I asked her to look around again, to try to spot the agents, because I figured if it was him, they had to be there somewhere. As far as I knew, the president’s immediate family all had Secret Service protection, at all times.
“Maybe they’re parked outside?” I said.
“They wouldn’t really be doing their job, then, would they?” she said.
Doing their job has become a challenge for the Secret Service during the Trump administration. The president has a large family, one accustomed, like the president himself, to a lifestyle rich in air miles. While the weekly golfing trips of the commander in chief garner the bulk of the headlines, his grown children aren’t homebodies, either, and keeping them and their father safe has placed an unprecedented strain on the Secret Service. In May, Congress allocated an additional $34 million in funding for the agency, but it was soon exhausted; in late August, the Secret Service announced that unless more funds were issued, it would run out of money by the end of September. The Trump family, then, appears to have jet-setted themselves into a bind: The way they live is bankrupting the agency tasked with keeping them alive.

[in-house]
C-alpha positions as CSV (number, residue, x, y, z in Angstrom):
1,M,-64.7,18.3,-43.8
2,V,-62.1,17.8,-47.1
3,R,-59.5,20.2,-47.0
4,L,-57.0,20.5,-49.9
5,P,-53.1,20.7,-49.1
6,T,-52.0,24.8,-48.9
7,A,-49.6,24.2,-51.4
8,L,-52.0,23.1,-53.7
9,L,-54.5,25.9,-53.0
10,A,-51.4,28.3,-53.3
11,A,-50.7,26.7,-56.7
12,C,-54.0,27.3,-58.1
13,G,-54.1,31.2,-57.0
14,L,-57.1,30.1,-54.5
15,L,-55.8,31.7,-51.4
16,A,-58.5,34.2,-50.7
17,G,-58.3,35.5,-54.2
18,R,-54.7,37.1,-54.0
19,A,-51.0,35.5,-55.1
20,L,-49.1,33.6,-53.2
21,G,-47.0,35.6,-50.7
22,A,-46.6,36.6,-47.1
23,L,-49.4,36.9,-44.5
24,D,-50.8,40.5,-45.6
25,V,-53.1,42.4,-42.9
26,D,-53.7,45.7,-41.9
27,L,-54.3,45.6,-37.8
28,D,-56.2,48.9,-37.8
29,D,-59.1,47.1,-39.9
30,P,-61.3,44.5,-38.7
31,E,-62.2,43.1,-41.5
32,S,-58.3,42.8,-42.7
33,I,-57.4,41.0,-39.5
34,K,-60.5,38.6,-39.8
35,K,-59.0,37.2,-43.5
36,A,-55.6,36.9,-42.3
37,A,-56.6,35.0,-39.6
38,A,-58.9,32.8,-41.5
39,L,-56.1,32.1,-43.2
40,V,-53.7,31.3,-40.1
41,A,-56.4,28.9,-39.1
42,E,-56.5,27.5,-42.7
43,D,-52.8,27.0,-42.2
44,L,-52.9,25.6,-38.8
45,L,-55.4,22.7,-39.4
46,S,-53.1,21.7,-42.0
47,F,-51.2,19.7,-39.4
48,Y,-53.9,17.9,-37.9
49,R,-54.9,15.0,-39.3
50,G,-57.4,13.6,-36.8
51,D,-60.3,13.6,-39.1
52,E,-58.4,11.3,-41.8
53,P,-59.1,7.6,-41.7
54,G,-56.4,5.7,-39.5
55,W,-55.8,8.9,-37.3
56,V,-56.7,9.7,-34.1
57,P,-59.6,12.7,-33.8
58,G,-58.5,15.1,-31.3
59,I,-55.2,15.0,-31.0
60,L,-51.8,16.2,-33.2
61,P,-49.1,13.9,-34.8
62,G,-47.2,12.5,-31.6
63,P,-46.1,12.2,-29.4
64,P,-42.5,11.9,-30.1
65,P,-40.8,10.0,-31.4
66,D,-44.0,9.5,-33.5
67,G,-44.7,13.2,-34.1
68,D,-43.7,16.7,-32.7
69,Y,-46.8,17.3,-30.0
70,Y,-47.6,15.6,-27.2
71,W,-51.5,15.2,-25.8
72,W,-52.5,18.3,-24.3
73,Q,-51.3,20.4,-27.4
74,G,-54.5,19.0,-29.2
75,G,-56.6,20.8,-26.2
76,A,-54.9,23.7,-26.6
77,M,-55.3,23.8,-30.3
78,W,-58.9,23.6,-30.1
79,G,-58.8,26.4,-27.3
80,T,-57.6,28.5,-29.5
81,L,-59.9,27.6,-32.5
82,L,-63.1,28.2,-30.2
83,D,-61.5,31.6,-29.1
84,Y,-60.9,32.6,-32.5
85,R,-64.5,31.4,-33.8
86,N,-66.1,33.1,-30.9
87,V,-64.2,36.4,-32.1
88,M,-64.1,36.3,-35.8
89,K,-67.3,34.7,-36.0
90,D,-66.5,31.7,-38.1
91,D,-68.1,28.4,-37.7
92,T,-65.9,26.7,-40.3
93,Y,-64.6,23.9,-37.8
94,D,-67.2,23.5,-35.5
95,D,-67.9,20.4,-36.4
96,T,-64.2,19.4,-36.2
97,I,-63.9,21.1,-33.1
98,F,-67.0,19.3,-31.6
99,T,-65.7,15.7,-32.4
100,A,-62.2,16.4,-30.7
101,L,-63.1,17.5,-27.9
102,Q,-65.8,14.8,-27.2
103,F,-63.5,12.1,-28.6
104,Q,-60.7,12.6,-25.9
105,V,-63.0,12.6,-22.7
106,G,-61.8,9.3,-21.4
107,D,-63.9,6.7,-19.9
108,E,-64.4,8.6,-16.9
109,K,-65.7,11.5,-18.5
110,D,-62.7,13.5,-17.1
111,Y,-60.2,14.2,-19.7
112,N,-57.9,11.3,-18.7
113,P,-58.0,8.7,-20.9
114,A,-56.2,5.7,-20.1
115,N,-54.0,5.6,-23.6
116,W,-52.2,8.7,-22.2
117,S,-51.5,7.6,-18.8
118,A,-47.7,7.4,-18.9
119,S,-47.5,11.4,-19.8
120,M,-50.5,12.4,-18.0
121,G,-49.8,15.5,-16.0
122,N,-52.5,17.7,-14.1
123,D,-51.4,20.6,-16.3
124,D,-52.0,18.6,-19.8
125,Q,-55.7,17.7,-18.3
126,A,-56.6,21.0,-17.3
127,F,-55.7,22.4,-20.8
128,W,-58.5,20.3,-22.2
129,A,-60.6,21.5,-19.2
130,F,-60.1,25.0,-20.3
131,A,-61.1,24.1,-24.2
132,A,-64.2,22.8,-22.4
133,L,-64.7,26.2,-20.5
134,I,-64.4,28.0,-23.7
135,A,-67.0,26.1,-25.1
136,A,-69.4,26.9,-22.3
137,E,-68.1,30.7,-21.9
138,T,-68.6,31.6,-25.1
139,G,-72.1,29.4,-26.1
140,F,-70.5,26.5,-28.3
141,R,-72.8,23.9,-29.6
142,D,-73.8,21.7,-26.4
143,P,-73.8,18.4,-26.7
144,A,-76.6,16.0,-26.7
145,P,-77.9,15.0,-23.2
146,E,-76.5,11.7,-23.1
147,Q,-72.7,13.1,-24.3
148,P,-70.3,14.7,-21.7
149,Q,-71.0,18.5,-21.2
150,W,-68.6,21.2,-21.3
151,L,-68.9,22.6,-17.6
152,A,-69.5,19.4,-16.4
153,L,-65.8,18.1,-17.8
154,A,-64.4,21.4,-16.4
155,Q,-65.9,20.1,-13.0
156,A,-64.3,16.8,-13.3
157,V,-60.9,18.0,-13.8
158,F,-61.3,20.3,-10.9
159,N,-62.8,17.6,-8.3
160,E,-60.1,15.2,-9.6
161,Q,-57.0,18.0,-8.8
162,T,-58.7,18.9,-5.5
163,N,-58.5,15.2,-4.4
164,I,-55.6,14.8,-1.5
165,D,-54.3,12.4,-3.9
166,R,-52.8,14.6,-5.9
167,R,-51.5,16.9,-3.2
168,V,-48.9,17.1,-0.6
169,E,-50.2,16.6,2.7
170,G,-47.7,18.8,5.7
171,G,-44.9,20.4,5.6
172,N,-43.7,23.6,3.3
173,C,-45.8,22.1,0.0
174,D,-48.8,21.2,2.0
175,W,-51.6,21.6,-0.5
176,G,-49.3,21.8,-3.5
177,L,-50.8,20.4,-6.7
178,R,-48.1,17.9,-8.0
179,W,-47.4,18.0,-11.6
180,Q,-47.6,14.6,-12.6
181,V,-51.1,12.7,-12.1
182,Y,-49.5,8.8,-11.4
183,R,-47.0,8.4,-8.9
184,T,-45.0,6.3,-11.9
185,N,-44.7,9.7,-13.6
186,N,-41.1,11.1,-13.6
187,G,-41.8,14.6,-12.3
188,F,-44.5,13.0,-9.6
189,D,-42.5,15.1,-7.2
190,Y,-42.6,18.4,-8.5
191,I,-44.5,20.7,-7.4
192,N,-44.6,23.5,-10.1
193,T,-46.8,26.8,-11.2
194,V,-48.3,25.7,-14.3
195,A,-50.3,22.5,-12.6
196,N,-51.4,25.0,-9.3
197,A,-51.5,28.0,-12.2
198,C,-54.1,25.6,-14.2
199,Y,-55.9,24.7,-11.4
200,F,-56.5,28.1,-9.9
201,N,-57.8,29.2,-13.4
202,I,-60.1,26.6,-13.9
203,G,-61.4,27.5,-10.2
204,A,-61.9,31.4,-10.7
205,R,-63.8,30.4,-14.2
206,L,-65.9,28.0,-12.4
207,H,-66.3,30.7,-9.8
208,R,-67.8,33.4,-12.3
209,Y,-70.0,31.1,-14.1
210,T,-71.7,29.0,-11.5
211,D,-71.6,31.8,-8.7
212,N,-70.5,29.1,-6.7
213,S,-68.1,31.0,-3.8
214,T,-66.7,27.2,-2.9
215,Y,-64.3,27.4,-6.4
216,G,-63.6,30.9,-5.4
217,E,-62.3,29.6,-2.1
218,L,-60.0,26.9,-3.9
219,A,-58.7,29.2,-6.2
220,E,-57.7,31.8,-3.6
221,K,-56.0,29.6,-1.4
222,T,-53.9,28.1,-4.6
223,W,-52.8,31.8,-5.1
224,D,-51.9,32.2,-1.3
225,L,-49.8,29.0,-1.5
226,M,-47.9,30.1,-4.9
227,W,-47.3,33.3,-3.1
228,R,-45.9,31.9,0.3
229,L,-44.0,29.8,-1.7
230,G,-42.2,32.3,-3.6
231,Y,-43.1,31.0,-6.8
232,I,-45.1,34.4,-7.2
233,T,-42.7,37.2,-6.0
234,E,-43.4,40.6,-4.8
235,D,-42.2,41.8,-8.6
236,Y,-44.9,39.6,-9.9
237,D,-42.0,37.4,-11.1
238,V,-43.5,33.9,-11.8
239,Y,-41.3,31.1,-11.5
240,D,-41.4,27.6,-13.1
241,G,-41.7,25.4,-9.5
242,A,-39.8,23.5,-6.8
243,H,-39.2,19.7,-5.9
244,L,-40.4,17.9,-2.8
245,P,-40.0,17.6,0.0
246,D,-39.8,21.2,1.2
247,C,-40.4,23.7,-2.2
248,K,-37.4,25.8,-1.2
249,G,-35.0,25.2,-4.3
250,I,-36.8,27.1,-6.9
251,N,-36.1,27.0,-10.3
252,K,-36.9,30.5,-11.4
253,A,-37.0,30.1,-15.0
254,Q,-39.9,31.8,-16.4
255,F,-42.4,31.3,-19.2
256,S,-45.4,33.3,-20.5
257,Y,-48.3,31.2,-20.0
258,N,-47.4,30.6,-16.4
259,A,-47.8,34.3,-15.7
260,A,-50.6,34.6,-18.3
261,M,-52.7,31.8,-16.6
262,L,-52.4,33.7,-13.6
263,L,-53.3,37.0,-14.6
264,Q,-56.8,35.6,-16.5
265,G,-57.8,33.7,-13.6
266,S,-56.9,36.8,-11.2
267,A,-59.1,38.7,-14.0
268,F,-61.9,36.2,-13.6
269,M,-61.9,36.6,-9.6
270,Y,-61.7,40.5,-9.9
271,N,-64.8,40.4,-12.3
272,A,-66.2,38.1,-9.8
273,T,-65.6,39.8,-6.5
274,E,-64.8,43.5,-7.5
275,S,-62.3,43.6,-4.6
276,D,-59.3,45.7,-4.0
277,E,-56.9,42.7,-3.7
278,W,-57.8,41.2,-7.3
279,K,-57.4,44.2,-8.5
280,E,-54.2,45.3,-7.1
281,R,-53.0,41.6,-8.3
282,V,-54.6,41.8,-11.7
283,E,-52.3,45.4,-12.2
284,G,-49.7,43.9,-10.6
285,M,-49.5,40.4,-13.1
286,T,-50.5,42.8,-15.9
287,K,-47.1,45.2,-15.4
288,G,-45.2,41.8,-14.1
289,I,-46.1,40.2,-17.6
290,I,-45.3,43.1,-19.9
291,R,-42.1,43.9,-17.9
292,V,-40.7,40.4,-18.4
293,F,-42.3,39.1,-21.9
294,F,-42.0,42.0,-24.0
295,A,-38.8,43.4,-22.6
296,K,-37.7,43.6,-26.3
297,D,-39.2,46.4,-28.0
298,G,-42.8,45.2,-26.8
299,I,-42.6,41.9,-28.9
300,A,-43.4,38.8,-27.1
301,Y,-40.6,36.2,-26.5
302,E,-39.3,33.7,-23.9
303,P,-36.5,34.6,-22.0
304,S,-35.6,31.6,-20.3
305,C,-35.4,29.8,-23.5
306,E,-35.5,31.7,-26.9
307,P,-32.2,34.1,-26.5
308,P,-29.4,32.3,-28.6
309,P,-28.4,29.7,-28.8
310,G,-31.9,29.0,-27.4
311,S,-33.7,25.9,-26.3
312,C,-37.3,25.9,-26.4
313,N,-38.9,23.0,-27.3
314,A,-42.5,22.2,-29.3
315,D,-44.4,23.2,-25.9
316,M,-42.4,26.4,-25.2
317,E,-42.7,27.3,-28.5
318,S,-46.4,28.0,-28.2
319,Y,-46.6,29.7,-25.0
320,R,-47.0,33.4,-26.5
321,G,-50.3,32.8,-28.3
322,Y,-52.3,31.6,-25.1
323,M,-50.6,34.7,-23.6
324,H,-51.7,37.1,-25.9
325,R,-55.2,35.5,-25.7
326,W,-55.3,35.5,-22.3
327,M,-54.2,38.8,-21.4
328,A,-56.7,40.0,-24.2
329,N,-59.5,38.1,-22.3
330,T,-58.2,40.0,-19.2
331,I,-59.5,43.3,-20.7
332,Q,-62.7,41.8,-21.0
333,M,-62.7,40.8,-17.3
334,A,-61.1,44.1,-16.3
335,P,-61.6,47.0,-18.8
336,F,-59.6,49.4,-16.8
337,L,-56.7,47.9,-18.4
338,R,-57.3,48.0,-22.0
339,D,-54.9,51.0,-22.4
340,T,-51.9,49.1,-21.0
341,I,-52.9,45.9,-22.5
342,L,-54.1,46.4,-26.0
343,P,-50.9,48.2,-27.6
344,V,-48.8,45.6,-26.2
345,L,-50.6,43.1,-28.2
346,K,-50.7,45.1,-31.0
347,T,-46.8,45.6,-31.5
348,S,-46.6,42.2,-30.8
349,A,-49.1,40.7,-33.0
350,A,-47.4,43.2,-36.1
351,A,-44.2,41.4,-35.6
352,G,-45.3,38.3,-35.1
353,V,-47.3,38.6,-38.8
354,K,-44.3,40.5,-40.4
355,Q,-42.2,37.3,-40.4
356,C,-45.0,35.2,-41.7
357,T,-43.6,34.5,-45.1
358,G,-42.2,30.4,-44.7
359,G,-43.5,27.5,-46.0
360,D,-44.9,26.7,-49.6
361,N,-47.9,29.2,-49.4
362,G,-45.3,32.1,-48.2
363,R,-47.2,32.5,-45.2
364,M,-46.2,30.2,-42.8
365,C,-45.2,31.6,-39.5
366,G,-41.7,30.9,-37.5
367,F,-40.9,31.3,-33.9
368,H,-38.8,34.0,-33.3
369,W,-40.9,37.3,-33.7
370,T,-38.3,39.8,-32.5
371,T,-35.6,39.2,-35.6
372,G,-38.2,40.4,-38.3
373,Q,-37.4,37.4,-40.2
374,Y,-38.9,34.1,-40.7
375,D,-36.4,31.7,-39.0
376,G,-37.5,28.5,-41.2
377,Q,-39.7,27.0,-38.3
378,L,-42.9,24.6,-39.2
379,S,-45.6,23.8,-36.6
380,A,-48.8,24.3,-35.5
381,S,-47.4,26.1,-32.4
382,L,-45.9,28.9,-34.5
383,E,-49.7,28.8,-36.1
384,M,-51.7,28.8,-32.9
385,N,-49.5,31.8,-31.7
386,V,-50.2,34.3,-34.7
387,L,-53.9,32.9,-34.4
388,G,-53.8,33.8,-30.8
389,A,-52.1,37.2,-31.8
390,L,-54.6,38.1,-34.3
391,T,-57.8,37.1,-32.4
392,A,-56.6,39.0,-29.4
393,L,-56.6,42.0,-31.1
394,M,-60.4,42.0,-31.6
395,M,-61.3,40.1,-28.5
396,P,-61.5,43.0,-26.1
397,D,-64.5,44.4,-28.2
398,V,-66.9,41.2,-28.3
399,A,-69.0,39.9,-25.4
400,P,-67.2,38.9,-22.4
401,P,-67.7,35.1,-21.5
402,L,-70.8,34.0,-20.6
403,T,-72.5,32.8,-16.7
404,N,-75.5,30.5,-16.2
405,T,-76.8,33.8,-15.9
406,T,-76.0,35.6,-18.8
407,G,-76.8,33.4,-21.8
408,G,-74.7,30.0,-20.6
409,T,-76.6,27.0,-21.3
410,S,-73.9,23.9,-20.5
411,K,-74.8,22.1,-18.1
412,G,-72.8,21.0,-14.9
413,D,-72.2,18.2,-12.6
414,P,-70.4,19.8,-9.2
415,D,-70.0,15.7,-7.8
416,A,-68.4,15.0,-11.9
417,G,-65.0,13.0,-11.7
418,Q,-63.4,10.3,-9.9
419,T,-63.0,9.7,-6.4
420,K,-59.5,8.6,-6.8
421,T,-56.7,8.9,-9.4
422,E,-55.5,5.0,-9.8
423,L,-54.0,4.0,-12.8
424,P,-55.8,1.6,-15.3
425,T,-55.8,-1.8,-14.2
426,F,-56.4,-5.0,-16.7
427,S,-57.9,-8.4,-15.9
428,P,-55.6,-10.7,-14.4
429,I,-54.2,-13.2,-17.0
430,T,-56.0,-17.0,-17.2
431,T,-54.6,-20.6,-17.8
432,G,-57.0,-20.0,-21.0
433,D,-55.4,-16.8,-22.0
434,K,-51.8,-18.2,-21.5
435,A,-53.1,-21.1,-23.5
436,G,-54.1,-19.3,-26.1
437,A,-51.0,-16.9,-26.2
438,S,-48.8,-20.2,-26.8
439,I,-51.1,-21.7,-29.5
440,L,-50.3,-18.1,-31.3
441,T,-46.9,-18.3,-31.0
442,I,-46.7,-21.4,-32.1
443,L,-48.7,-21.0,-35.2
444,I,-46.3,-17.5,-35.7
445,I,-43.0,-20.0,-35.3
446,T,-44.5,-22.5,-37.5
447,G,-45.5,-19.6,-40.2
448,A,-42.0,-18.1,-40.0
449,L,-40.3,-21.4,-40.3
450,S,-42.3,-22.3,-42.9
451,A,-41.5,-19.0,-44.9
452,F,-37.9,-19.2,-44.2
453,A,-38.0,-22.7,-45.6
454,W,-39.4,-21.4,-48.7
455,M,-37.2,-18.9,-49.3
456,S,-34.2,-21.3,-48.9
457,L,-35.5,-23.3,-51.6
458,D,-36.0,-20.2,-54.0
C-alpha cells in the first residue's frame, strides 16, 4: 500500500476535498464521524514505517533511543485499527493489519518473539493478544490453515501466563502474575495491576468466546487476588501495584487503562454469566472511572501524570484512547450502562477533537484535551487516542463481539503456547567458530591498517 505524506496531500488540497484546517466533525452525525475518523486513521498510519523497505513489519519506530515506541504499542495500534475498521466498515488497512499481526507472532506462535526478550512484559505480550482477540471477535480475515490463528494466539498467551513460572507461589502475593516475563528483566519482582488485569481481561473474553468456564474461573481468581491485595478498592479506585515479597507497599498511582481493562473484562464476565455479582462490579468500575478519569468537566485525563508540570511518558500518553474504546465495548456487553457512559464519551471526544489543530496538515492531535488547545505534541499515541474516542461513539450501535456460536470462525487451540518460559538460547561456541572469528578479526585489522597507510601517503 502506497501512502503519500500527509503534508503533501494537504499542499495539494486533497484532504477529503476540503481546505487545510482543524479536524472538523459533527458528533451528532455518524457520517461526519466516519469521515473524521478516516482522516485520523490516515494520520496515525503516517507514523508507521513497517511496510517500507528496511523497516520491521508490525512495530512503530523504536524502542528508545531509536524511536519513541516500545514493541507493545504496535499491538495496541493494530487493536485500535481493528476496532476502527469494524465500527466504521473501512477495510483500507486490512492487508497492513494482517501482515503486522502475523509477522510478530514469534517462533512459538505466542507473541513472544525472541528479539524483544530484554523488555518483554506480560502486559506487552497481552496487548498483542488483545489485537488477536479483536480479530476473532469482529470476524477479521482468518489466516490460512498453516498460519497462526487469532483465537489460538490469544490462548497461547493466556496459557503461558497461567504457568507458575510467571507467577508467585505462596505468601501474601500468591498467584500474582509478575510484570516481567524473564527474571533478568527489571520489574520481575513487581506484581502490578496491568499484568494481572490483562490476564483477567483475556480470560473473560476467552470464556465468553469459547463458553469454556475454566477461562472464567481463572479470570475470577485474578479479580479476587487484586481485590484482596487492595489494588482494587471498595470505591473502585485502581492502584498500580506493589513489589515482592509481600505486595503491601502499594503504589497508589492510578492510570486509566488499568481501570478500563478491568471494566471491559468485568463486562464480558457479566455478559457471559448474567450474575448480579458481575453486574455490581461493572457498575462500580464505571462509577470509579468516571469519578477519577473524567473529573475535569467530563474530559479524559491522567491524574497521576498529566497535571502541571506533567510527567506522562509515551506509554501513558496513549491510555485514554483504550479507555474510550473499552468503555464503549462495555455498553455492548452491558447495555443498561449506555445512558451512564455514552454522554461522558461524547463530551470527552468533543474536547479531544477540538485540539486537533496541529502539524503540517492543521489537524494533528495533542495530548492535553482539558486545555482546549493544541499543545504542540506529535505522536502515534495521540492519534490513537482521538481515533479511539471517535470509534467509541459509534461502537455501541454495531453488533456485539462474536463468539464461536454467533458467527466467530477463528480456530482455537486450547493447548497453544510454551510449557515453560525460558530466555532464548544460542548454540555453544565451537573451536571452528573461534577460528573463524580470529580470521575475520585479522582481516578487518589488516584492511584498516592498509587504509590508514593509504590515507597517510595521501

Still, they wouldn’t abandon their protection altogether, would they?
Eventually, my friend told me that the man had stopped pacing around the carousel and had wandered over to the Air Canada desk, where he was filing a report about his missing luggage. She heard him tell the people behind the counter that he planned to take a chartered floatplane to a remote hunting camp the next morning.
I made it onto the next flight from Vancouver and a couple hours later watched out the window as we descended toward a small island of lights in a vast sea of darkness. The Yukon is huge and tiny. It’s got a landmass the size of France and a population — 33,897 — that’s barely one-hundredth the size of Paris’s. Most of that population is in Whitehorse, leaving the bulk of the territory uninhabited, a subarctic landscape of tundra and mountains stretching north toward the pole.